Two local nonprofit groups focused on resolving hunger issues hope sharing space under one roof will foster greater ideas for battling food insecurity in the community.
Caritas of Waco is providing office space for the Waco regional branch of the Texas Hunger Initiative at its headquarters on South 15th Street.
The two organizations work on opposite ends of the mission to tackle hunger. Caritas provides emergency food supplies to clients, while the Baylor University-based Texas Hunger Initiative researches and develops long-term solutions to ending hunger and boosting access to food.
But leaders say working more closely together will allow them to develop more effective strategies to ensure local residents have three nutritious meals a day.
“THI has access to information about what other communities are doing . . . and there may even be opportunities for us to learn more about funding initiatives that can be of assistance to us,” Caritas Executive Director Buddy Edwards said. “They are an outstanding resource to Caritas and the community in leading us forward in trying to resolve hunger and the bigger question of poverty.”
Caritas this spring completed a $1.75 million renovation project that included upgrading the building’s facade, replacing the flooring, remodeling the waiting area and adding more offices for future program use.
At the same time, the Texas Hunger Initiative began creating 12 regional offices around the state in cities like Waco, Houston, Austin and Dallas to brainstorm and implement strategies in their communities.
Edwards offered Caritas’ extra offices as a home for the Waco regional office, and the staff moved into the center this spring.
Edwards said Caritas granted the space free of charge for the first year, with the hunger initiative pitching in for janitorial and upkeep costs and some minor renovations to the office area.
Shamethia Webb, director of the hunger initiative’s Waco office, said being close to residents who are dealing with hunger will be critical to crafting successful methods of reducing food insecurity.
Some of the programs the THI has pioneered include a Breakfast in the Classrooms program that gives all Waco students their first meal in class, as well as an outreach program to create more community sites that help residents apply for state benefits like the Supplemental Nutrition Assistance Program.
“We do work on a macro level by doing the research and the education piece . . . and by Caritas working on a micro level, it allows us to convene at this interesting intersection where we can kind of look at the issue of hunger from a more holistic point of view,” Webb said. “We won’t be too far in the clouds, but we’re also not in the weeds, so our vantage point is really ideal.”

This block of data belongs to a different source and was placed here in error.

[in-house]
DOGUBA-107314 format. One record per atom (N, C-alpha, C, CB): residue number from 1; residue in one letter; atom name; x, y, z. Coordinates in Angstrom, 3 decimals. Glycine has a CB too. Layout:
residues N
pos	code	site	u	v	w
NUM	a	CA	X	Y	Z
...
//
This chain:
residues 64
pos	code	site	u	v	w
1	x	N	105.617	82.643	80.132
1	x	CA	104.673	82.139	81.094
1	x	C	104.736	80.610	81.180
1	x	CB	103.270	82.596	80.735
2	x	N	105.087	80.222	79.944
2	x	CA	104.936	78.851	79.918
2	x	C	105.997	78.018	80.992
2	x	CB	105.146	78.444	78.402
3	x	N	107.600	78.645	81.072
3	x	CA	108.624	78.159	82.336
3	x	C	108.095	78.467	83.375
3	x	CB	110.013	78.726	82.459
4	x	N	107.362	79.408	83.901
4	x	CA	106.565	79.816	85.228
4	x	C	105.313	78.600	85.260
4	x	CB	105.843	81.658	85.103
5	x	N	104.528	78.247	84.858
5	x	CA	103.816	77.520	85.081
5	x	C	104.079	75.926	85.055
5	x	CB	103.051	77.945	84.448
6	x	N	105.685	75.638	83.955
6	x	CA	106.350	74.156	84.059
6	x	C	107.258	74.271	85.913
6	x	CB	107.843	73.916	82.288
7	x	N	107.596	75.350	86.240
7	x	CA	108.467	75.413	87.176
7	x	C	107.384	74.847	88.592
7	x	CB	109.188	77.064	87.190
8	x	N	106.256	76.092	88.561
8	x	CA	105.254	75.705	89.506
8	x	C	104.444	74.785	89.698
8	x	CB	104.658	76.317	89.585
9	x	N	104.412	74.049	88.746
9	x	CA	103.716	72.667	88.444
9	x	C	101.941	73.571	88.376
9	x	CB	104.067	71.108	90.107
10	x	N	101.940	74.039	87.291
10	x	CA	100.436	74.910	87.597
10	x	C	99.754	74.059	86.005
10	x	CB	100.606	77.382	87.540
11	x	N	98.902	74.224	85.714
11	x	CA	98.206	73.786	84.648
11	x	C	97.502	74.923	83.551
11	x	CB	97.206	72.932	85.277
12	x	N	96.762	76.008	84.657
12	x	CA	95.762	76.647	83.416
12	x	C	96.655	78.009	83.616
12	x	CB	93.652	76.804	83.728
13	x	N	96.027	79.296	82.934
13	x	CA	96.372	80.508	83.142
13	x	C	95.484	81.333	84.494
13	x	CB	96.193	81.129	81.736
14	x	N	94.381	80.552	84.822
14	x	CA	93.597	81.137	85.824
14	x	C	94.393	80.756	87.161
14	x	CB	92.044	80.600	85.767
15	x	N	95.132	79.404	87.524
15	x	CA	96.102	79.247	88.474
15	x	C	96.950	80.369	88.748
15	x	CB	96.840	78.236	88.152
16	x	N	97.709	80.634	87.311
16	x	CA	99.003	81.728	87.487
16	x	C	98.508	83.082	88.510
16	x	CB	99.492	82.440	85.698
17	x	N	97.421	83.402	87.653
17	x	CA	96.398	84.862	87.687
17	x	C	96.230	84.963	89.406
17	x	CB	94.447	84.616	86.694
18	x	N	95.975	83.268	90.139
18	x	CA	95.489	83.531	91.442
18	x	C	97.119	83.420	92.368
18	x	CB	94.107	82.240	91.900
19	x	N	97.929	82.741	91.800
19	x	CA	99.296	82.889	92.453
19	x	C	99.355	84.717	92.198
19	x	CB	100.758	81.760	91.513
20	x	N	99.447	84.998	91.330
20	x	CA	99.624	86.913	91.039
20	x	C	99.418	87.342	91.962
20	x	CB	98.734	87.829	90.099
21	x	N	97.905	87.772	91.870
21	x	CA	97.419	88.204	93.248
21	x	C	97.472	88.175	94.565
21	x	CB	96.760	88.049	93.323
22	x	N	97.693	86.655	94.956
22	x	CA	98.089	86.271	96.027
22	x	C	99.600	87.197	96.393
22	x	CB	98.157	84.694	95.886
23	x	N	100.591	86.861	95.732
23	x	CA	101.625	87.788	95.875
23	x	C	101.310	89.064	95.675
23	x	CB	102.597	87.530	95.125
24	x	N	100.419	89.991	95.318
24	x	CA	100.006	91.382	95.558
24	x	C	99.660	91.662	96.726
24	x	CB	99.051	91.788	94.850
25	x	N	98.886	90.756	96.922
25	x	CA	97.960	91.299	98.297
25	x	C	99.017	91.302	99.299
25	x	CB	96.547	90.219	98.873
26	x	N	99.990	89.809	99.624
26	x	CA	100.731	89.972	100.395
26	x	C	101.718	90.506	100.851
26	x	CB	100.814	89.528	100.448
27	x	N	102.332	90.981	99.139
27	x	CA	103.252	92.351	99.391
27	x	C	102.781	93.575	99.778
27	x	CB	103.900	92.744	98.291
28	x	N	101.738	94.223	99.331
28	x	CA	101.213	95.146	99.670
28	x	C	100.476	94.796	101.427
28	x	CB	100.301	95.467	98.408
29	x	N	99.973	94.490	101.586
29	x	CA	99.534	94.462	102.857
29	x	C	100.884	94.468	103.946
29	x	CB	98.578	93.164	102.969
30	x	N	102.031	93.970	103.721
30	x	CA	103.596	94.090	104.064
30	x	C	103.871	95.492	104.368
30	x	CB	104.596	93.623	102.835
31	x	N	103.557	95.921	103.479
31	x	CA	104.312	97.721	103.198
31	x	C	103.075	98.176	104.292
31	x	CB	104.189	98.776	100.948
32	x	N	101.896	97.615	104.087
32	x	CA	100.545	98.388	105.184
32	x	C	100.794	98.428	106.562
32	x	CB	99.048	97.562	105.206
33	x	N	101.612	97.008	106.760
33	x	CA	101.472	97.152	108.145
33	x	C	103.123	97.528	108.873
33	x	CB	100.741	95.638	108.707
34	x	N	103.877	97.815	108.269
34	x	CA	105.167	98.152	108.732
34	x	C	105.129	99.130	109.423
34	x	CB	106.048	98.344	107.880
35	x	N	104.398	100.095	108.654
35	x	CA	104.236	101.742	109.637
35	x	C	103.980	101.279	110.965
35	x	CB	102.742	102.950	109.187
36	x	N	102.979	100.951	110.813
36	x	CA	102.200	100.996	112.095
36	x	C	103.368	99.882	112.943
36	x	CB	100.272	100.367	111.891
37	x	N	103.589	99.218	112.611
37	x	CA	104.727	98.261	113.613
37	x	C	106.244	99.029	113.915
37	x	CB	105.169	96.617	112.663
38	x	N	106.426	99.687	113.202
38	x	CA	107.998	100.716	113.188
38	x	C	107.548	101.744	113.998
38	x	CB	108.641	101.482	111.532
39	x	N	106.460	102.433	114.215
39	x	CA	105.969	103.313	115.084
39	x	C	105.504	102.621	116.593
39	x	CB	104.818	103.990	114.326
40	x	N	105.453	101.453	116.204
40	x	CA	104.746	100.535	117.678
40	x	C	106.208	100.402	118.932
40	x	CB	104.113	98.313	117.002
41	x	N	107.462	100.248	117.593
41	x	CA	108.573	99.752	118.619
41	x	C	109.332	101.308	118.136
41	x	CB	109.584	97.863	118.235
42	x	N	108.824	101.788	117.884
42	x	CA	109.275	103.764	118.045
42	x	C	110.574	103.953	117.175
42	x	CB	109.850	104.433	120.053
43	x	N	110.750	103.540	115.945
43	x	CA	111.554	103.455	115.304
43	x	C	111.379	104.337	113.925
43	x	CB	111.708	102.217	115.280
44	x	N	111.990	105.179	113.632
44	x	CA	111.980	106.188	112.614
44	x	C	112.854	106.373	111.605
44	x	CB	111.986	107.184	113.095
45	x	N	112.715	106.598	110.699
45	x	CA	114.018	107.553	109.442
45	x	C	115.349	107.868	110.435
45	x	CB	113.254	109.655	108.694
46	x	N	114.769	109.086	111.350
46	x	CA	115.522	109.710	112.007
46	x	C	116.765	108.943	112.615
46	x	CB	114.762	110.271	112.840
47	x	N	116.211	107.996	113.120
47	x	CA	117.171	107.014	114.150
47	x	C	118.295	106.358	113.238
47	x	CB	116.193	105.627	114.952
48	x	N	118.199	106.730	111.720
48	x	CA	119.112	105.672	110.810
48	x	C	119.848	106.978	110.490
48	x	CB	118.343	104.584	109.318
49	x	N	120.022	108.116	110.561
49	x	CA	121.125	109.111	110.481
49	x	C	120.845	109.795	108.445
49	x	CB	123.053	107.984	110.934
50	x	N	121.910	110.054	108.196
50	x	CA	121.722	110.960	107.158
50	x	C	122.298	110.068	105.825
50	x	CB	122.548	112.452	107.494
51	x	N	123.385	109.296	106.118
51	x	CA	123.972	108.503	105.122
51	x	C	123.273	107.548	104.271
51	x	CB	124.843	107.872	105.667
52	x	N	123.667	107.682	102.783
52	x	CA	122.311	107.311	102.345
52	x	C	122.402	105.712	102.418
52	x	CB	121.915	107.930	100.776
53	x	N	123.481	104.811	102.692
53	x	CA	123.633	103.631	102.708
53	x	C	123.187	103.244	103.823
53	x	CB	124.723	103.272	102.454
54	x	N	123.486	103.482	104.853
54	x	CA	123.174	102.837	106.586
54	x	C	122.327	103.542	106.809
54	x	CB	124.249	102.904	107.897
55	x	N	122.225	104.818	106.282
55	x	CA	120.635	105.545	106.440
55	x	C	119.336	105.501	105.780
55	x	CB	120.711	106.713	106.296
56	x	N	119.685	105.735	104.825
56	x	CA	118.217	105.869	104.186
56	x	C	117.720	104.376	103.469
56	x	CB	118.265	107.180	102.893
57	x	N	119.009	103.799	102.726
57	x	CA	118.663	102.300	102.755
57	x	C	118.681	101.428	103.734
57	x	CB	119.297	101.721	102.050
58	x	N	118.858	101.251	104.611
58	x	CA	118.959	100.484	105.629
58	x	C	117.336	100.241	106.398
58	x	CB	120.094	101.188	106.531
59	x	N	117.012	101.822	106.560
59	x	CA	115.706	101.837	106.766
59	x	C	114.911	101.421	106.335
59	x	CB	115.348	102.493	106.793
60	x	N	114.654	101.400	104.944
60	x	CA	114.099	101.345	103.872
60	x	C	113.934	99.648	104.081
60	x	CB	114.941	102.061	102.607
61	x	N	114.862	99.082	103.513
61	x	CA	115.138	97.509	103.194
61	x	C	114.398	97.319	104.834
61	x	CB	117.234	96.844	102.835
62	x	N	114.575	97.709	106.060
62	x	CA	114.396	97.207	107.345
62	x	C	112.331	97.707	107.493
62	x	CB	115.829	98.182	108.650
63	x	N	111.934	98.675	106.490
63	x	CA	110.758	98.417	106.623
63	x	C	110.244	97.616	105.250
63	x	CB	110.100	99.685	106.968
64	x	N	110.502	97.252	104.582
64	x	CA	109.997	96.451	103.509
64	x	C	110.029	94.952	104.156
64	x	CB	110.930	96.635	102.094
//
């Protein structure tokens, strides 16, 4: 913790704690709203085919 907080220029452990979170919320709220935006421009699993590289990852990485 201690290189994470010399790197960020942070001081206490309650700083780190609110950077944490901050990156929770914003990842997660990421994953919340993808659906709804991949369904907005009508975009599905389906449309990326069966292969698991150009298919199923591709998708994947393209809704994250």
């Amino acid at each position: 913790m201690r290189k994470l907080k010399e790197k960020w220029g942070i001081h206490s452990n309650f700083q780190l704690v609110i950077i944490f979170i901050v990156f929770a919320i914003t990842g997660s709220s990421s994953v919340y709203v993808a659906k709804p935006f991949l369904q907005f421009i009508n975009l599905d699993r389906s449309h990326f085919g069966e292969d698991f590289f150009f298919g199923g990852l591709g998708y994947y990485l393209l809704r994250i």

For example, Webb said her staff created a display board of different ideas to reduce hunger and used it for booths at various community events, encouraging residents to share feedback and offer alternative ideas on sticky notes.
A recurring concern residents have shared is that lack of transportation is a major barrier to being able to shop in grocery stores, forcing some to shop for more expensive and less nutritious food at convenience stores.
Transportation also prevents some families from taking advantage of programs like free Summer Meals programs at Waco school and community sites that would provide free breakfast and lunch for their children.
Some suggested creating a grocery shuttle to take residents to shop at stores like H-E-B and Walmart.
“I’d rather be a mouthpiece for people who don’t often get their voices heard,” Webb said. “We have a document called our ‘Community Input Database,’ where we’ve tried to condense all the information. One, to raise awareness that this is what people are saying, but also it’s a good reminder for me and my staff to go, ‘This is what we’re working for.’ ”
Edwards said Caritas wants to focus on more personalized case management with clients to identify the specific issues causing their food shortages and craft plans to help families work towards self- sufficiency.
“There’s so many things that people in poverty are dealing with that has to be addressed, and it can almost be overwhelming for people,” Edwards said. “It’s a communitywide project. It’s a broad issue that affects us as a community in terms of being able to have access to jobs, the educational component and keeping kids in school. There’s no one solution to it, but I think (it takes) working hand in hand with other organizations.”